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Looking for Wildlife Hunt the Edges By Gary Howey

  Hunting was not a real big deal in my family, sure, we hunted as kids with our BB-guns and my Dad “Cal” and Grandparents, the Menkveld hunted pheasants but generally, it was on the opener or on the second weekend of the season.

  There were a few times my Dad might hunt waterfowl with a family friend, where they hunted out of a ditch northwest of Watertown hunting geese, but that was about it. 

  Each hunting trip my brother A.J. and I made with Dad was an adventure even if we were there just to help push and retrieve birds, because we cherished every trip with him and the memories they created!

  Our first hunting trips were when we were older, around ten, when we had the opportunity to be with Dad, on a pheasant hunt west of our hometown, Watertown, South Dakota.

  This was back during the soil bank days when the pheasant population in northeastern South Dakota was unbelievable as they were everywhere. 

  These trips for us were more of a long hike than a hunt, but it was really something we enjoyed, as we had gotten big enough to hang out with Dad and the guys, to be part of something we had always wanted.

 Before we could carry a gun and hunt, Dad wanted to make sure we knew how to handle a firearm safely and would need to go through the Hunters Safety Course. Back then, the course was taught through the school and once we graduated, we hoped to get a 22 rifle to hunt gophers. 

  As far as pheasant hunting was concerned, we would have to wait until we were older and had our own shotguns, as in our family there was only one shotgun, an old Winchester Model 97 twelve-gauge and for safety reasons Dad would not allow us to use it.

  Dad introduced us to hunting on these trips and we were always looking forward to these excursions. 

  It was not that we were only excited about the annual hunting trip, but before we would meet up with the other hunters; we would always stop at Tinker Town west on HWY. 212 for an early lunch.   

  This was something special to us, as it was where we got our first “store bought” hamburger and a pop and had an opportunity to see the huge pheasant and burro statues they had there.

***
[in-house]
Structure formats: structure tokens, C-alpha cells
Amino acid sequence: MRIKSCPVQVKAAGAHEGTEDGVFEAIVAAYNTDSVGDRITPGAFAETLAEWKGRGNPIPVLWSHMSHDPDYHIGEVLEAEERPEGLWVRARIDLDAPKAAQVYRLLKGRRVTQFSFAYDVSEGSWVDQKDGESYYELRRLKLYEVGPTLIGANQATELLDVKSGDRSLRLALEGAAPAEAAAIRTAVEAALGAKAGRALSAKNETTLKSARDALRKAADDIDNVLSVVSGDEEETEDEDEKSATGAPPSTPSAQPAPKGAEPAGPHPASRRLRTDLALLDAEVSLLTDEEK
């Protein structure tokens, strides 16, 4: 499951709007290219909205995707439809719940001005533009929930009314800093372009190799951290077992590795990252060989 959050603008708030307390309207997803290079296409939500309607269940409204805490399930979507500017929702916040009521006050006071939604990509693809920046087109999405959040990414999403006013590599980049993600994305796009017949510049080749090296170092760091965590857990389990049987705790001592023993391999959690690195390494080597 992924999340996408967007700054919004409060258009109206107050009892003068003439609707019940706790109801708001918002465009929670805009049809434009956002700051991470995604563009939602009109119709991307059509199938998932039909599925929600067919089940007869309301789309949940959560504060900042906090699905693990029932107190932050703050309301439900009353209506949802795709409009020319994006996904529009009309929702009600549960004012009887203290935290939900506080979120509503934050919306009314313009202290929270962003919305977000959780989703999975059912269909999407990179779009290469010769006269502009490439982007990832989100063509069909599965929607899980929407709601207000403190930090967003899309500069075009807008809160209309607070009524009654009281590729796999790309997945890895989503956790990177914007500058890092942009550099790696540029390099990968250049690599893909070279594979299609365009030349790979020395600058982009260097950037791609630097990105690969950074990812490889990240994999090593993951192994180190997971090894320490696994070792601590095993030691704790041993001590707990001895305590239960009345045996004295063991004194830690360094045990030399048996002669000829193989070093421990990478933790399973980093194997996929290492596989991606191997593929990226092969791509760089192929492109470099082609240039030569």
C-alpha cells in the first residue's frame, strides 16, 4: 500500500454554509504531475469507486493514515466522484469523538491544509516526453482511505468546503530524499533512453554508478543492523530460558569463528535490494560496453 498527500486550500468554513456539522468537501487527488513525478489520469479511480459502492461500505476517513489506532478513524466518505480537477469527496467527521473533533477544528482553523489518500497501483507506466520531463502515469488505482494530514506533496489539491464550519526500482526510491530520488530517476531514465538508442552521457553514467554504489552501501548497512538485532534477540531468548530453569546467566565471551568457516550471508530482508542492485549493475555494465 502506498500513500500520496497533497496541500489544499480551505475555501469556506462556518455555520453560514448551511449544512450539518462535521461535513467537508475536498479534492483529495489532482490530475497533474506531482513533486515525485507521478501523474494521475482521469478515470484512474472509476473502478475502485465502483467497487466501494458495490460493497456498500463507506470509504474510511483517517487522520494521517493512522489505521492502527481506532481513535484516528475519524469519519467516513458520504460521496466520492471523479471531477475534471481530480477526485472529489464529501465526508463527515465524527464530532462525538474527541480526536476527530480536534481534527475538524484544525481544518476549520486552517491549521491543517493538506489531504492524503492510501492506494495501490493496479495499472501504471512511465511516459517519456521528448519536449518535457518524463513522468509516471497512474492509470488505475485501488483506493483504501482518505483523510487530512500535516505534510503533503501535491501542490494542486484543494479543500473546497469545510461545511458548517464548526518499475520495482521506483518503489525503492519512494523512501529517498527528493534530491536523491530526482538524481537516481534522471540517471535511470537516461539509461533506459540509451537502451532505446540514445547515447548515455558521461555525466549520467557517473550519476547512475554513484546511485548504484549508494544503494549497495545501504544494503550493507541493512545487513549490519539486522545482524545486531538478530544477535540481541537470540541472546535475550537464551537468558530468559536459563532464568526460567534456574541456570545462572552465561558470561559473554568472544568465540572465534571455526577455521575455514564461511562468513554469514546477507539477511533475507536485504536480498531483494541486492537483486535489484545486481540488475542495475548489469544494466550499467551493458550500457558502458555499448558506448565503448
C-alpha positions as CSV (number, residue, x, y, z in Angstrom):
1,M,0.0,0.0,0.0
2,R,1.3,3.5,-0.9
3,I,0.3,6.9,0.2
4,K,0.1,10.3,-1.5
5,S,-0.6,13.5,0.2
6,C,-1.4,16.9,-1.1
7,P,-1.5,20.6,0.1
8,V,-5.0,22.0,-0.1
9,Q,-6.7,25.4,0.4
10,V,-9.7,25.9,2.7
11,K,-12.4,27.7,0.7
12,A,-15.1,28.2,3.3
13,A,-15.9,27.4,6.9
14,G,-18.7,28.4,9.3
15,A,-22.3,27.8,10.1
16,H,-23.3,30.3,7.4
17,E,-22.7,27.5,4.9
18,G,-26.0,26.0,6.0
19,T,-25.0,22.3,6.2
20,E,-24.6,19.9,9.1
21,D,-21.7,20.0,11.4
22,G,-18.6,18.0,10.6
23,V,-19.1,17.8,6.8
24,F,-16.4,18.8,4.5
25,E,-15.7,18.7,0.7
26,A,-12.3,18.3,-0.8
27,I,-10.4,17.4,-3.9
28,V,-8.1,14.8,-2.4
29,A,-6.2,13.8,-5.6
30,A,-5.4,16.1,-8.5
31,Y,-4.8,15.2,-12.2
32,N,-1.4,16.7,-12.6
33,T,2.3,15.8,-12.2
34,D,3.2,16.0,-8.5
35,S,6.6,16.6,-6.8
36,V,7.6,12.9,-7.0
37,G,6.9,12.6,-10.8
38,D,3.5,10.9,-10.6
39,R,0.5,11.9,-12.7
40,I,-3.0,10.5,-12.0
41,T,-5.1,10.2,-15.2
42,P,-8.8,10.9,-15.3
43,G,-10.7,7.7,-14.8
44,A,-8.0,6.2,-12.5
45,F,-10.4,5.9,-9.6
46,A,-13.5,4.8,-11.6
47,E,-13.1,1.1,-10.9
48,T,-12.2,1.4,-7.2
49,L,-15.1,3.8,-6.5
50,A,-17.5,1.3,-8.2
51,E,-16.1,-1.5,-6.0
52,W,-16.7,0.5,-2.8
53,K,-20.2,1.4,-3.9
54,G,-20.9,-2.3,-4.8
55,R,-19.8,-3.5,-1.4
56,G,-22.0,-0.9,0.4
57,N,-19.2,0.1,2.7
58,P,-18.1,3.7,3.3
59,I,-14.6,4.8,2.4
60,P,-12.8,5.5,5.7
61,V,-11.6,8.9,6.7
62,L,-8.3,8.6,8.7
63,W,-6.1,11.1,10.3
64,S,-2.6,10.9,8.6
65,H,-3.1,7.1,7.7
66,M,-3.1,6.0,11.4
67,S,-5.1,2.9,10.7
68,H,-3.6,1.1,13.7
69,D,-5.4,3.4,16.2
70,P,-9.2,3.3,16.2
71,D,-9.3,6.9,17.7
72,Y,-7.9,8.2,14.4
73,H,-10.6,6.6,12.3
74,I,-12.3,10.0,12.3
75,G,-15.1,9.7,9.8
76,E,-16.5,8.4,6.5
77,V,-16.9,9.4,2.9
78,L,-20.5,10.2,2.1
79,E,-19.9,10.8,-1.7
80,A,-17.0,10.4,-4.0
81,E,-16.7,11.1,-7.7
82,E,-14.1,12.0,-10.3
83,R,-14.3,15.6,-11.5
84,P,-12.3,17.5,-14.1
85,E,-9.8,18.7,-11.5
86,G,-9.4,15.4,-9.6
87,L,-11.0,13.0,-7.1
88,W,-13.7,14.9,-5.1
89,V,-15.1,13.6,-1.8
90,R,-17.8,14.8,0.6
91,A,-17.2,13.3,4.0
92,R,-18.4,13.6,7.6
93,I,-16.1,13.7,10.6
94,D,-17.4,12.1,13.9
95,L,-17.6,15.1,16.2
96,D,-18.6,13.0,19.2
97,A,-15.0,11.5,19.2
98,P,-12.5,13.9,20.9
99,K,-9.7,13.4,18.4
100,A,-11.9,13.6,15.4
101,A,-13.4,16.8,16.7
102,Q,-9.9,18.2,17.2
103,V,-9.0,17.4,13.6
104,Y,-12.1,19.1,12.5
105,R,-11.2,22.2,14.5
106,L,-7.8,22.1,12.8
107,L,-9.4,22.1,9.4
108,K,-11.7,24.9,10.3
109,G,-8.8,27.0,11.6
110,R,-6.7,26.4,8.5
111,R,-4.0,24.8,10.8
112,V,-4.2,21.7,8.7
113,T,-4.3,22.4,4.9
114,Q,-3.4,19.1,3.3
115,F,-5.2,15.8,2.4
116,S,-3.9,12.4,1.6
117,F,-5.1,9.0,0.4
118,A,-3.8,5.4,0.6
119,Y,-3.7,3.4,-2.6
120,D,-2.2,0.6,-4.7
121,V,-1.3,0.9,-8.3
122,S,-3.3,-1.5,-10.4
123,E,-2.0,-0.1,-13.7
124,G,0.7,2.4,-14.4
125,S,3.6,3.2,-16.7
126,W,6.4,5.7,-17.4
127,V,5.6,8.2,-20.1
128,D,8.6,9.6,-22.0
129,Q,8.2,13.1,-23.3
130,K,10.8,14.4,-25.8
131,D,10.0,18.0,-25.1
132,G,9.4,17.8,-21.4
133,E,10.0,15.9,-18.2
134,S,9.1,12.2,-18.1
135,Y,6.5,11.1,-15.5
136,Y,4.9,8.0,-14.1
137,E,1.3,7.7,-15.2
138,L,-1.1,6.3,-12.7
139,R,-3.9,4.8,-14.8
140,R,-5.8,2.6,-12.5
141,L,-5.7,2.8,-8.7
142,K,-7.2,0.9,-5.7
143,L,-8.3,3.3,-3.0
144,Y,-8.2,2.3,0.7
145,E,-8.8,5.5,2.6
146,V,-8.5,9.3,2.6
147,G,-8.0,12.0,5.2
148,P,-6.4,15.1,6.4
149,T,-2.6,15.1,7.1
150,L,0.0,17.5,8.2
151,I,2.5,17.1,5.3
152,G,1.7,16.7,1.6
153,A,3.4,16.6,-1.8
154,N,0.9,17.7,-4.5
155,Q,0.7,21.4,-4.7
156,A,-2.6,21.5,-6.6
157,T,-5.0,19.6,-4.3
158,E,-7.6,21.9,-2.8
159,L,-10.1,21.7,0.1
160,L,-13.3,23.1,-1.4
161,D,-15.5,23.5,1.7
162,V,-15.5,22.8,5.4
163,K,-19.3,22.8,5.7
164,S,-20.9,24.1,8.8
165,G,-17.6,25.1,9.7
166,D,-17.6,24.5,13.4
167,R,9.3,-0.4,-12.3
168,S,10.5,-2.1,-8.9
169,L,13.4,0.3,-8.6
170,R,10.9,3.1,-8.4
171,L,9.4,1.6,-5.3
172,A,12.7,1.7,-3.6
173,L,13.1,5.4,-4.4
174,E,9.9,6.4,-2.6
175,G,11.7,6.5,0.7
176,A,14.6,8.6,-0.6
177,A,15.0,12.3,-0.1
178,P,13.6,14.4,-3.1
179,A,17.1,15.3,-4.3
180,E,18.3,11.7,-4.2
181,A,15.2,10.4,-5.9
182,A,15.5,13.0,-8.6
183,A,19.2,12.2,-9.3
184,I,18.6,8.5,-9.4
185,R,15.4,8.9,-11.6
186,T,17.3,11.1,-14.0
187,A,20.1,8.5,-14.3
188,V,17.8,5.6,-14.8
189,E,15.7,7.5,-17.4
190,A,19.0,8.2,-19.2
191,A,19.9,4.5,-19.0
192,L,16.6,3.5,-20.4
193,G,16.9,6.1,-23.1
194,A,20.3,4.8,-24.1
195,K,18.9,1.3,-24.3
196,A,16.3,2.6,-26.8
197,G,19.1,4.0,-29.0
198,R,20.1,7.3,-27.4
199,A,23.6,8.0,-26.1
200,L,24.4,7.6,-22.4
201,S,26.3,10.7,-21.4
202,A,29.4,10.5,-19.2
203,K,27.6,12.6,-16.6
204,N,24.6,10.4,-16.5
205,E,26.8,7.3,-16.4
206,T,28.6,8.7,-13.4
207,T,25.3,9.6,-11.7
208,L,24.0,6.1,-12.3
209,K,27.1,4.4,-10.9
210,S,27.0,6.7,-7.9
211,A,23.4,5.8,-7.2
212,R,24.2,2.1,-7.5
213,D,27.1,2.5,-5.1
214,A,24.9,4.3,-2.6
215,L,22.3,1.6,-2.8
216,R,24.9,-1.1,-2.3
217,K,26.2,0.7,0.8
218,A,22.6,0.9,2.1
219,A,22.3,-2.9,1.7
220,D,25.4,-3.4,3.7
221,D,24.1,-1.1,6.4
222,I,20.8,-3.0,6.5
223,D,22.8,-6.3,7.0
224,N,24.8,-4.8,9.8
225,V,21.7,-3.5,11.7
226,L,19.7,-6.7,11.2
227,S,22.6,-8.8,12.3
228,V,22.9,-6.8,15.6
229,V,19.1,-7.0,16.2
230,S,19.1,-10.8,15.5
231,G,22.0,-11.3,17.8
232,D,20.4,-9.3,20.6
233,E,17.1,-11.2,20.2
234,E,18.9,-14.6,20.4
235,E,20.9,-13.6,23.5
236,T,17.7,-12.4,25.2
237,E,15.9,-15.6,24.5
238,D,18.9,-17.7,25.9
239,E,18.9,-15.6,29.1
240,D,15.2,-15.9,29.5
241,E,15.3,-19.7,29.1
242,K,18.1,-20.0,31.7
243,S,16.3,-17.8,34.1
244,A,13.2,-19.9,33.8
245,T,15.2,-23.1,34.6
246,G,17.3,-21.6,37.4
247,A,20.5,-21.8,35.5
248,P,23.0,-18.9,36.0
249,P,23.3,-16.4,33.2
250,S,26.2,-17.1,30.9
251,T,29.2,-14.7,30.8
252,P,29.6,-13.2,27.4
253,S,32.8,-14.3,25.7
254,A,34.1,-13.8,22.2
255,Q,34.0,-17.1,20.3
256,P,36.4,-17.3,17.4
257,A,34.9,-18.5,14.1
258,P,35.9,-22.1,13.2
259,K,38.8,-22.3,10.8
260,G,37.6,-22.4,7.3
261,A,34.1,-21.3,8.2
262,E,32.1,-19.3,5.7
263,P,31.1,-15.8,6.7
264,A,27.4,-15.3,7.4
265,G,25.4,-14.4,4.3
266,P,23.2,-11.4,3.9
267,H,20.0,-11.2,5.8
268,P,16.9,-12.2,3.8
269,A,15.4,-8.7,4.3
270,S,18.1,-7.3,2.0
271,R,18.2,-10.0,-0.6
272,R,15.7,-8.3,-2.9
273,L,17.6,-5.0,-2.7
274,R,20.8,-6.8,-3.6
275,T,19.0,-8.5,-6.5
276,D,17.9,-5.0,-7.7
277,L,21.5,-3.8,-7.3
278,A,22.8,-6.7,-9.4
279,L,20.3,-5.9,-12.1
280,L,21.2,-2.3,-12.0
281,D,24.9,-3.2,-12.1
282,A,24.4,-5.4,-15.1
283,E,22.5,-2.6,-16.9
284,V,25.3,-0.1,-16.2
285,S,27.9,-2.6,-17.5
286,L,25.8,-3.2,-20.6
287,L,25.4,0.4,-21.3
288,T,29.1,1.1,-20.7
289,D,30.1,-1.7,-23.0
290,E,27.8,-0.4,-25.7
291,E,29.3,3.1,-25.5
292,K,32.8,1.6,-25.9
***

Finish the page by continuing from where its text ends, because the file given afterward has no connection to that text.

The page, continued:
Sure, on these trips, we were not really hunting, just sharing the experience, as my brother and I were Dad’s bird dogs, flushing, running down and retrieving birds.

  Even though I never had the opportunity to shoot a bird, I could not wait until opening day to spend some quality time with Dad in the outdoors.

  After a few years on these trips, I realized that certain areas held more birds and because I wanted to be where the action was, I needed to be with the group of hunters walking those areas.

   At times, there was not much difference between one location and another; maybe just a subtle change that held the birds.

  As I grew older and started to hunt more, I would always look for these, hunting those subtle changes, as there was something, which drew both the birds and I to these spots.

  These areas were not always the best habitat in the field, where the most cover existed and sometimes they would even be some of the poorest cover in the field, but they held birds.

  I could not help but notice the same thing when I did some depredation trapping; some areas just had more sign with the critters using these areas more than others did, even the furbearers were relating to them just as the pheasants had. 

Elevated deer houses and stands set up adjacent to edge or a change in the way the field lies, as this one is with its three different edges allowing the hunter to see the deer using or traveling through the area.

  These areas were always where the layout of the field changed, came up against open areas, or against another type of habitat, I referred to these areas as the edge, some type of a change or something that stood out in a field, something different.